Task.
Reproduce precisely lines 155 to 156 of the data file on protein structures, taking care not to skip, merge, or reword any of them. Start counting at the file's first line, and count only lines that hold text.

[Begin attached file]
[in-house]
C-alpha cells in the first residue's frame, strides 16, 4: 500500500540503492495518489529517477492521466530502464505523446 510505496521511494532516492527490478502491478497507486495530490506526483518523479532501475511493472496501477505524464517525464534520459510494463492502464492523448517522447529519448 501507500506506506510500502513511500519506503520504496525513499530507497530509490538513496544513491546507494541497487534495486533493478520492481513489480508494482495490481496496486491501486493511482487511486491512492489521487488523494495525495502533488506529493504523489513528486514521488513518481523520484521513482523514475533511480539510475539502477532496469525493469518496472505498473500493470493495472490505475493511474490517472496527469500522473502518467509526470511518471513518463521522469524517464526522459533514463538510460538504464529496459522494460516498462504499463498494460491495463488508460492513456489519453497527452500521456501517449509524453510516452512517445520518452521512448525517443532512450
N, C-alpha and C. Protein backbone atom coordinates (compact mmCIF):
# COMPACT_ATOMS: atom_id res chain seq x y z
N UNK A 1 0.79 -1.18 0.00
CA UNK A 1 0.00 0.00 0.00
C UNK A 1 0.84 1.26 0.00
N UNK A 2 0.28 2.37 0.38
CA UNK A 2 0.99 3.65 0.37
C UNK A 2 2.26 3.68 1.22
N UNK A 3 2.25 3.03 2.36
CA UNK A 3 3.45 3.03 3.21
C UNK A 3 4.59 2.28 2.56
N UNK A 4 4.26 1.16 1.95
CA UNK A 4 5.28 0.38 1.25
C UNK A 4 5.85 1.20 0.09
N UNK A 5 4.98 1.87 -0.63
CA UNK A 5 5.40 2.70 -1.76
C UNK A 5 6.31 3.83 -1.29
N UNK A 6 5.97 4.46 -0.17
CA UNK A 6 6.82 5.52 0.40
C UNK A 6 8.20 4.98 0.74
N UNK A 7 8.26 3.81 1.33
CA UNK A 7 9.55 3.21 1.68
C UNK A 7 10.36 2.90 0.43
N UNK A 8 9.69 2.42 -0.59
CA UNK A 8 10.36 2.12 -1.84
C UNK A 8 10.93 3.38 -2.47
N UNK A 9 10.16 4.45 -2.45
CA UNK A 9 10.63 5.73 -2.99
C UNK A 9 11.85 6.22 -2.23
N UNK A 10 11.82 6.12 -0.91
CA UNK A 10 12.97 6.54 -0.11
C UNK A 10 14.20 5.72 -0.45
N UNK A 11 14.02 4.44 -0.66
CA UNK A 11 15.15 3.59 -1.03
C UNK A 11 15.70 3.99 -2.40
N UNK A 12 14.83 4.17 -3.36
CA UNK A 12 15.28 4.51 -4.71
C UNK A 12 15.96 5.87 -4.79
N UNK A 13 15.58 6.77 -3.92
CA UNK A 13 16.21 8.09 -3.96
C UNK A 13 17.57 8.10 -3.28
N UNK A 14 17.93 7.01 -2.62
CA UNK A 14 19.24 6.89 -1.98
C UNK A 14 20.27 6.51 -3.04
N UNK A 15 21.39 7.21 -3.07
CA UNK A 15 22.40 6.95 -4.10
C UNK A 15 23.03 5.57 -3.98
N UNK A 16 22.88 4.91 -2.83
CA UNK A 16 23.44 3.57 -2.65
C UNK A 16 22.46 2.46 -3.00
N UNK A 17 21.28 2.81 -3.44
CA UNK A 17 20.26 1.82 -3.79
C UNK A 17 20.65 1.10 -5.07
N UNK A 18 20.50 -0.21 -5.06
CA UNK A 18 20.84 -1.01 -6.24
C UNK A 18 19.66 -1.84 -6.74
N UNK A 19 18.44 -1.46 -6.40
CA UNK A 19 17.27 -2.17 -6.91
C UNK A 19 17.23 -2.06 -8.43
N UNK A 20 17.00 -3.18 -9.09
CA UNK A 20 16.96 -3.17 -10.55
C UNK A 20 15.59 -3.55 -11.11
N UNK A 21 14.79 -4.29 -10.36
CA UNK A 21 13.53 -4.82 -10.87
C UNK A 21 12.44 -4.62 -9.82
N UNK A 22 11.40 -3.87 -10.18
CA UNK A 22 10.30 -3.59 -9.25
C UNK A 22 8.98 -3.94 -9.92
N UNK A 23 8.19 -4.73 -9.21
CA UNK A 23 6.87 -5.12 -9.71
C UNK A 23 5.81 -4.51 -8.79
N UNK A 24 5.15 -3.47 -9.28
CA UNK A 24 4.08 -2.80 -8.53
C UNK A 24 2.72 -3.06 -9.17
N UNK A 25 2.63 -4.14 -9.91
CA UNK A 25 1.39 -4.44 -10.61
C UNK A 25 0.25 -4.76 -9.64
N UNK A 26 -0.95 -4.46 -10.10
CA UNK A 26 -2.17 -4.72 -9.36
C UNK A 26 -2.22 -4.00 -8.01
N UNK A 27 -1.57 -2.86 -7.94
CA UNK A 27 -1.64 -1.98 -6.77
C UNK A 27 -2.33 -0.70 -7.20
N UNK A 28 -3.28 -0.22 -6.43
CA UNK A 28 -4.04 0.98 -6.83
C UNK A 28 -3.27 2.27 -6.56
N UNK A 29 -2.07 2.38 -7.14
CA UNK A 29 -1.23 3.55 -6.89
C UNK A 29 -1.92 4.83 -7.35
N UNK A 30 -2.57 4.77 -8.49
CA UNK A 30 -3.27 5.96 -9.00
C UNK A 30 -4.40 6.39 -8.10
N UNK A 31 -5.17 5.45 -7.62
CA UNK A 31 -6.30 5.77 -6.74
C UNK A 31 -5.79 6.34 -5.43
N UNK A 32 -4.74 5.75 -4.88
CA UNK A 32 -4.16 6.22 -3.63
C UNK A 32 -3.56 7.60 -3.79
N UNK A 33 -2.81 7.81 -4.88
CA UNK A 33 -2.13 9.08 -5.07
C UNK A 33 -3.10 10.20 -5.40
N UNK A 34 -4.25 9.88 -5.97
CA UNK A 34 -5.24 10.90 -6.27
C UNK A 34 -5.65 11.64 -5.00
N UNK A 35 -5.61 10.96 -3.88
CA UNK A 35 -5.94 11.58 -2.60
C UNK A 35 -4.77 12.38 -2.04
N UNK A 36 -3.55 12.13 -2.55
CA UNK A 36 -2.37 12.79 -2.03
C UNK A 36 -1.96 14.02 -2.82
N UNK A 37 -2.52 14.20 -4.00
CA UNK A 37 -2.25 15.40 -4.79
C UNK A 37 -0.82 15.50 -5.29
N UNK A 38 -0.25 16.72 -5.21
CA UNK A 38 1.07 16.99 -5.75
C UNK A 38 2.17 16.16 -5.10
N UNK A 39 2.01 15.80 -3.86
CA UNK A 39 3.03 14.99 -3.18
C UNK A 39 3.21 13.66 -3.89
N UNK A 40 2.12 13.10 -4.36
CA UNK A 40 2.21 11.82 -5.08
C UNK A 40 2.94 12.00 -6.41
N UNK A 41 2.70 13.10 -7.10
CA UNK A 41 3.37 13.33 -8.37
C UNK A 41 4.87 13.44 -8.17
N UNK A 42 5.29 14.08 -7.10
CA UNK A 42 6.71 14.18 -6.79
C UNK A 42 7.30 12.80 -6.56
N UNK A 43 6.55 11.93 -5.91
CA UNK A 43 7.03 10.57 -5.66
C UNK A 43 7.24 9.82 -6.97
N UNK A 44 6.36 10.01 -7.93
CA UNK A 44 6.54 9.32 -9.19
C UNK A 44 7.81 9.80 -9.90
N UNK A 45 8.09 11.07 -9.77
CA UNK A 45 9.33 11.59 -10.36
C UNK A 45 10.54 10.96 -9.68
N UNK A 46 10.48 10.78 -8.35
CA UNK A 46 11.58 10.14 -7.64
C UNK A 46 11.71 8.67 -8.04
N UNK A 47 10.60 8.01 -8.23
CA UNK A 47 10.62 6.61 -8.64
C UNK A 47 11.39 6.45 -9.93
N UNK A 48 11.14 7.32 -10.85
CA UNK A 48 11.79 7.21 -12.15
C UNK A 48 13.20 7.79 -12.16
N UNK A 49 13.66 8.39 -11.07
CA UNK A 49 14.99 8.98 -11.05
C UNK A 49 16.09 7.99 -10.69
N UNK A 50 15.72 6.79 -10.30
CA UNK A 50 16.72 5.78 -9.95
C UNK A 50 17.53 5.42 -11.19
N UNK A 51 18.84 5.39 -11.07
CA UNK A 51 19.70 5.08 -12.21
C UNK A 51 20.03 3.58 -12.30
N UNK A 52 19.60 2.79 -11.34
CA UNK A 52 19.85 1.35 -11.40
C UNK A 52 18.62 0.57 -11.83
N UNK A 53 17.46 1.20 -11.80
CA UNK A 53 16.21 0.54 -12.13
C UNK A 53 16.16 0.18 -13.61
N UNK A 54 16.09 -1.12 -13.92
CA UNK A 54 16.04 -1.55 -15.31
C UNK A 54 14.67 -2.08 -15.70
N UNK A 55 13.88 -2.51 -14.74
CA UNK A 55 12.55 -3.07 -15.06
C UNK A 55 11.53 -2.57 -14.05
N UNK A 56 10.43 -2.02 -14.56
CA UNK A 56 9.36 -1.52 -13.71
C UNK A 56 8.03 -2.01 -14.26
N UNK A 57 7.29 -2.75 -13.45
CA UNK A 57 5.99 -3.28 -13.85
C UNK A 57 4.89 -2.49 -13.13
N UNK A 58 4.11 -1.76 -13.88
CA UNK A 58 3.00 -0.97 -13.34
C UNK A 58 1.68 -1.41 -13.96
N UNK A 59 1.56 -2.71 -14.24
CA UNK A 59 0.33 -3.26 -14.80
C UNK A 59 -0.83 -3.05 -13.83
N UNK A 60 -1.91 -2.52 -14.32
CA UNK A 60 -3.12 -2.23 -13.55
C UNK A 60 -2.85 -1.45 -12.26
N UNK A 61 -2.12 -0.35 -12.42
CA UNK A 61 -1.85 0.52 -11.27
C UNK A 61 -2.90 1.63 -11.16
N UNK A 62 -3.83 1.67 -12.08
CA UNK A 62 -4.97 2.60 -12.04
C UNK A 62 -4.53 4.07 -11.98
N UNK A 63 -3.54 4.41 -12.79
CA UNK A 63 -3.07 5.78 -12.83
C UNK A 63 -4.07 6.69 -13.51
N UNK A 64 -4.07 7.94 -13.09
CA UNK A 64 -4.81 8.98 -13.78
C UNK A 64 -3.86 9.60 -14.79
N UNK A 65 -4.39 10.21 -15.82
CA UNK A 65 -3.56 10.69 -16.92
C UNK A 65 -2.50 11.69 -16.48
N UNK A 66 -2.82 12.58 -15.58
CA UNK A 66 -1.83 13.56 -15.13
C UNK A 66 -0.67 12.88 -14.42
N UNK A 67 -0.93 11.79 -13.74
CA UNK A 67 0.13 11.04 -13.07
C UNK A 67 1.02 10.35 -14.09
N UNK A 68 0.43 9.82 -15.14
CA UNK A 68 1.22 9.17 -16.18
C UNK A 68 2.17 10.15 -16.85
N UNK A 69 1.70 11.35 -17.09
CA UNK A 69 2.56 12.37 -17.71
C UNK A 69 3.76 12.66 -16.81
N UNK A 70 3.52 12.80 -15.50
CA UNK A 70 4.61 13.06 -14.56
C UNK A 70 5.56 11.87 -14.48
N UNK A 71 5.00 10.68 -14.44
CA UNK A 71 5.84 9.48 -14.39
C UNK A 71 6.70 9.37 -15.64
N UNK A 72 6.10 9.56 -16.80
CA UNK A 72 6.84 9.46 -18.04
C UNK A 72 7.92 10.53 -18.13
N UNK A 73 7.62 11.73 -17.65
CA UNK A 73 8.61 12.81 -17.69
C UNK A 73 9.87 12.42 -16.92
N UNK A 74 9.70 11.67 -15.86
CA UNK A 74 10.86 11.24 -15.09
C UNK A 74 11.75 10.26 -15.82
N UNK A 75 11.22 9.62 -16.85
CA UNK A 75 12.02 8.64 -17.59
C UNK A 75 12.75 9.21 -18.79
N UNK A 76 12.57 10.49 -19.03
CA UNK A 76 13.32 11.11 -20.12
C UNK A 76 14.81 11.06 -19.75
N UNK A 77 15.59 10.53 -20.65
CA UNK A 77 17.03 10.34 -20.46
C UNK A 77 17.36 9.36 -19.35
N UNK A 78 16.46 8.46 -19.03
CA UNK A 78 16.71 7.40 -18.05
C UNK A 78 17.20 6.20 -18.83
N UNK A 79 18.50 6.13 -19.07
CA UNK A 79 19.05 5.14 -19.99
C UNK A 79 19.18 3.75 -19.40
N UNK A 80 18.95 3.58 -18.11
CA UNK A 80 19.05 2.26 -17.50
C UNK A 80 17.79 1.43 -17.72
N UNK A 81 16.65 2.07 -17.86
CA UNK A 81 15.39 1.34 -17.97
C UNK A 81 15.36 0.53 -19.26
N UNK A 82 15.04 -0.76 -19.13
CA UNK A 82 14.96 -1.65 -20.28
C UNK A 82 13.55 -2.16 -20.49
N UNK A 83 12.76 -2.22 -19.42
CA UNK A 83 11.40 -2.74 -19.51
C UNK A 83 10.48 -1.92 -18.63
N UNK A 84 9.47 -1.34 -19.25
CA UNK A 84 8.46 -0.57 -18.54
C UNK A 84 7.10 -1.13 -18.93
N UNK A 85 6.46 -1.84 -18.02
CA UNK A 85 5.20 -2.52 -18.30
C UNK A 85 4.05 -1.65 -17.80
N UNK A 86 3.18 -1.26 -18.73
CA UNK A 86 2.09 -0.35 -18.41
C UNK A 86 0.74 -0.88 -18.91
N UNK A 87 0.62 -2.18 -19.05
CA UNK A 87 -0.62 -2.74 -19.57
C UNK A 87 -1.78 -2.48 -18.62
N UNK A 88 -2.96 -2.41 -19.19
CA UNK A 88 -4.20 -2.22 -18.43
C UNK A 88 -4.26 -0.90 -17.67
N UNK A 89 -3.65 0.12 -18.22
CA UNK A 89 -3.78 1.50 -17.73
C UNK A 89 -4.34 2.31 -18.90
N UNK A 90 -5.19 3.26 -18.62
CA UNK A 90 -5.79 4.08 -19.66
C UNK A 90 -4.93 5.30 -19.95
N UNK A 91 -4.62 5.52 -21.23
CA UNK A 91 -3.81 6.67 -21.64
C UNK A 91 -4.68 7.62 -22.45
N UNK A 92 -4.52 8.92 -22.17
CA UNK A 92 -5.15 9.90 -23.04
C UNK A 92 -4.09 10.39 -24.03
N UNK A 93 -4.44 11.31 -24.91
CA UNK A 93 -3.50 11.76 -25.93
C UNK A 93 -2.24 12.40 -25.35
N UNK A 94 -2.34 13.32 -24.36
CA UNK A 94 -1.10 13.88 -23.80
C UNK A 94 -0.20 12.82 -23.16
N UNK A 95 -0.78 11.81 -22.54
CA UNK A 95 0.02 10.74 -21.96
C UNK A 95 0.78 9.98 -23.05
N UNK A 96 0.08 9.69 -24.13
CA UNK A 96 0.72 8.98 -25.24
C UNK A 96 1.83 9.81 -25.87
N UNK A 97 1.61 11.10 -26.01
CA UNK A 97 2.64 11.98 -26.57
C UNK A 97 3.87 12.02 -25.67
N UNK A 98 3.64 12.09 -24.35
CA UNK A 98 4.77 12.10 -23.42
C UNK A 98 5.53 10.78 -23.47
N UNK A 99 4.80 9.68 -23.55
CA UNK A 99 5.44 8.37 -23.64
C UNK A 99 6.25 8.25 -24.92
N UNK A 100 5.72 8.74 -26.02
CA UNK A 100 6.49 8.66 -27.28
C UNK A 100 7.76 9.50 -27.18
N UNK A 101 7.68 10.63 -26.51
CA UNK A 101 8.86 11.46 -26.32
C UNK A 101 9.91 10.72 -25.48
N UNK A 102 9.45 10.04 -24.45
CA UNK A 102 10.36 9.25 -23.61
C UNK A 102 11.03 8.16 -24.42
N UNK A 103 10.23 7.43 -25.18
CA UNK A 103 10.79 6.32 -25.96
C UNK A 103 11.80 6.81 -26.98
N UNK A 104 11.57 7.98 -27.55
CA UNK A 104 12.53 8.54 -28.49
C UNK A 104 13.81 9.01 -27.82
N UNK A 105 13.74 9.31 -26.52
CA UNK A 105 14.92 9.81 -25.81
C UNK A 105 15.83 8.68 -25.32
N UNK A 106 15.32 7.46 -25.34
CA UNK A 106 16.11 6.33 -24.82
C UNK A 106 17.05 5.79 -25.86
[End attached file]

N UNK A 51 18.84 5.39 -11.07
CA UNK A 51 19.70 5.08 -12.21